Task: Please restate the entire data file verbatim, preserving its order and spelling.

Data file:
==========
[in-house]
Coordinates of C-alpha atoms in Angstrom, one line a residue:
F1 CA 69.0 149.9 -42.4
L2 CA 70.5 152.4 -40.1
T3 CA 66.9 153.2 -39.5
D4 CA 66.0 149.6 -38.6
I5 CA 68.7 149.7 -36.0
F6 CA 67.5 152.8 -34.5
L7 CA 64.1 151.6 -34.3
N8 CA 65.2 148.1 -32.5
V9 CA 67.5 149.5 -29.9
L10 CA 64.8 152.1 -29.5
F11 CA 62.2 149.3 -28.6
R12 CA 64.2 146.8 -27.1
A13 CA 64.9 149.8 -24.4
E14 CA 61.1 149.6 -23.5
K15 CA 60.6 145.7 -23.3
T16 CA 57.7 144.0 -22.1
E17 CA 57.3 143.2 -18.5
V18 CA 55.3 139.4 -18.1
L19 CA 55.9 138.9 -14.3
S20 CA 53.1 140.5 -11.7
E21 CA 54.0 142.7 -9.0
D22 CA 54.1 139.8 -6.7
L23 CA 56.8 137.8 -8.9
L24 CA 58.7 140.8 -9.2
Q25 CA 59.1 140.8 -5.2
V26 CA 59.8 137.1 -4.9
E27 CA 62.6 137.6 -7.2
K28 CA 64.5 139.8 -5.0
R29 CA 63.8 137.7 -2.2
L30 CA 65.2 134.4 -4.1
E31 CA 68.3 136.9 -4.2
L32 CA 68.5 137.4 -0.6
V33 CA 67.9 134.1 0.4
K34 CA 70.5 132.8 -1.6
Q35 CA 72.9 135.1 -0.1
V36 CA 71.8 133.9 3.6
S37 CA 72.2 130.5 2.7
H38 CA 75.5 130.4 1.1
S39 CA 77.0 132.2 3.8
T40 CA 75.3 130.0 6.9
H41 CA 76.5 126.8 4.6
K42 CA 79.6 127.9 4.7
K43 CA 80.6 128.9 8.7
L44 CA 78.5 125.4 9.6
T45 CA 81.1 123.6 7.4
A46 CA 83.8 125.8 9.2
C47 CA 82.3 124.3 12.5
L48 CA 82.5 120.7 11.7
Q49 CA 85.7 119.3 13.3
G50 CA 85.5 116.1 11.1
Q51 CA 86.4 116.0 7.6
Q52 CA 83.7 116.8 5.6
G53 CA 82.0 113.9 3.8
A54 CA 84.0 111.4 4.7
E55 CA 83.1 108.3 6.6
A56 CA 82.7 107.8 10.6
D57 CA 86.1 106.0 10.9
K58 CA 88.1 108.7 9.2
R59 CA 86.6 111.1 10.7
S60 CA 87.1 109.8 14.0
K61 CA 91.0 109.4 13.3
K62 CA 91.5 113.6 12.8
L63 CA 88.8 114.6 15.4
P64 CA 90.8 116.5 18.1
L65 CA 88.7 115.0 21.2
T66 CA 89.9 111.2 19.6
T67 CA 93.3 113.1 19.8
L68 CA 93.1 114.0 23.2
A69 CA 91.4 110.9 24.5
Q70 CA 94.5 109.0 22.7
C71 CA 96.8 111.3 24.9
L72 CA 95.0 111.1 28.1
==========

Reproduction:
[in-house]
Coordinates of C-alpha atoms in Angstrom, one line a residue:
F1 CA 69.0 149.9 -42.4
L2 CA 70.5 152.4 -40.1
T3 CA 66.9 153.2 -39.5
D4 CA 66.0 149.6 -38.6
I5 CA 68.7 149.7 -36.0
F6 CA 67.5 152.8 -34.5
L7 CA 64.1 151.6 -34.3
N8 CA 65.2 148.1 -32.5
V9 CA 67.5 149.5 -29.9
L10 CA 64.8 152.1 -29.5
F11 CA 62.2 149.3 -28.6
R12 CA 64.2 146.8 -27.1
A13 CA 64.9 149.8 -24.4
E14 CA 61.1 149.6 -23.5
K15 CA 60.6 145.7 -23.3
T16 CA 57.7 144.0 -22.1
E17 CA 57.3 143.2 -18.5
V18 CA 55.3 139.4 -18.1
L19 CA 55.9 138.9 -14.3
S20 CA 53.1 140.5 -11.7
E21 CA 54.0 142.7 -9.0
D22 CA 54.1 139.8 -6.7
L23 CA 56.8 137.8 -8.9
L24 CA 58.7 140.8 -9.2
Q25 CA 59.1 140.8 -5.2
V26 CA 59.8 137.1 -4.9
E27 CA 62.6 137.6 -7.2
K28 CA 64.5 139.8 -5.0
R29 CA 63.8 137.7 -2.2
L30 CA 65.2 134.4 -4.1
E31 CA 68.3 136.9 -4.2
L32 CA 68.5 137.4 -0.6
V33 CA 67.9 134.1 0.4
K34 CA 70.5 132.8 -1.6
Q35 CA 72.9 135.1 -0.1
V36 CA 71.8 133.9 3.6
S37 CA 72.2 130.5 2.7
H38 CA 75.5 130.4 1.1
S39 CA 77.0 132.2 3.8
T40 CA 75.3 130.0 6.9
H41 CA 76.5 126.8 4.6
K42 CA 79.6 127.9 4.7
K43 CA 80.6 128.9 8.7
L44 CA 78.5 125.4 9.6
T45 CA 81.1 123.6 7.4
A46 CA 83.8 125.8 9.2
C47 CA 82.3 124.3 12.5
L48 CA 82.5 120.7 11.7
Q49 CA 85.7 119.3 13.3
G50 CA 85.5 116.1 11.1
Q51 CA 86.4 116.0 7.6
Q52 CA 83.7 116.8 5.6
G53 CA 82.0 113.9 3.8
A54 CA 84.0 111.4 4.7
E55 CA 83.1 108.3 6.6
A56 CA 82.7 107.8 10.6
D57 CA 86.1 106.0 10.9
K58 CA 88.1 108.7 9.2
R59 CA 86.6 111.1 10.7
S60 CA 87.1 109.8 14.0
K61 CA 91.0 109.4 13.3
K62 CA 91.5 113.6 12.8
L63 CA 88.8 114.6 15.4
P64 CA 90.8 116.5 18.1
L65 CA 88.7 115.0 21.2
T66 CA 89.9 111.2 19.6
T67 CA 93.3 113.1 19.8
L68 CA 93.1 114.0 23.2
A69 CA 91.4 110.9 24.5
Q70 CA 94.5 109.0 22.7
C71 CA 96.8 111.3 24.9
L72 CA 95.0 111.1 28.1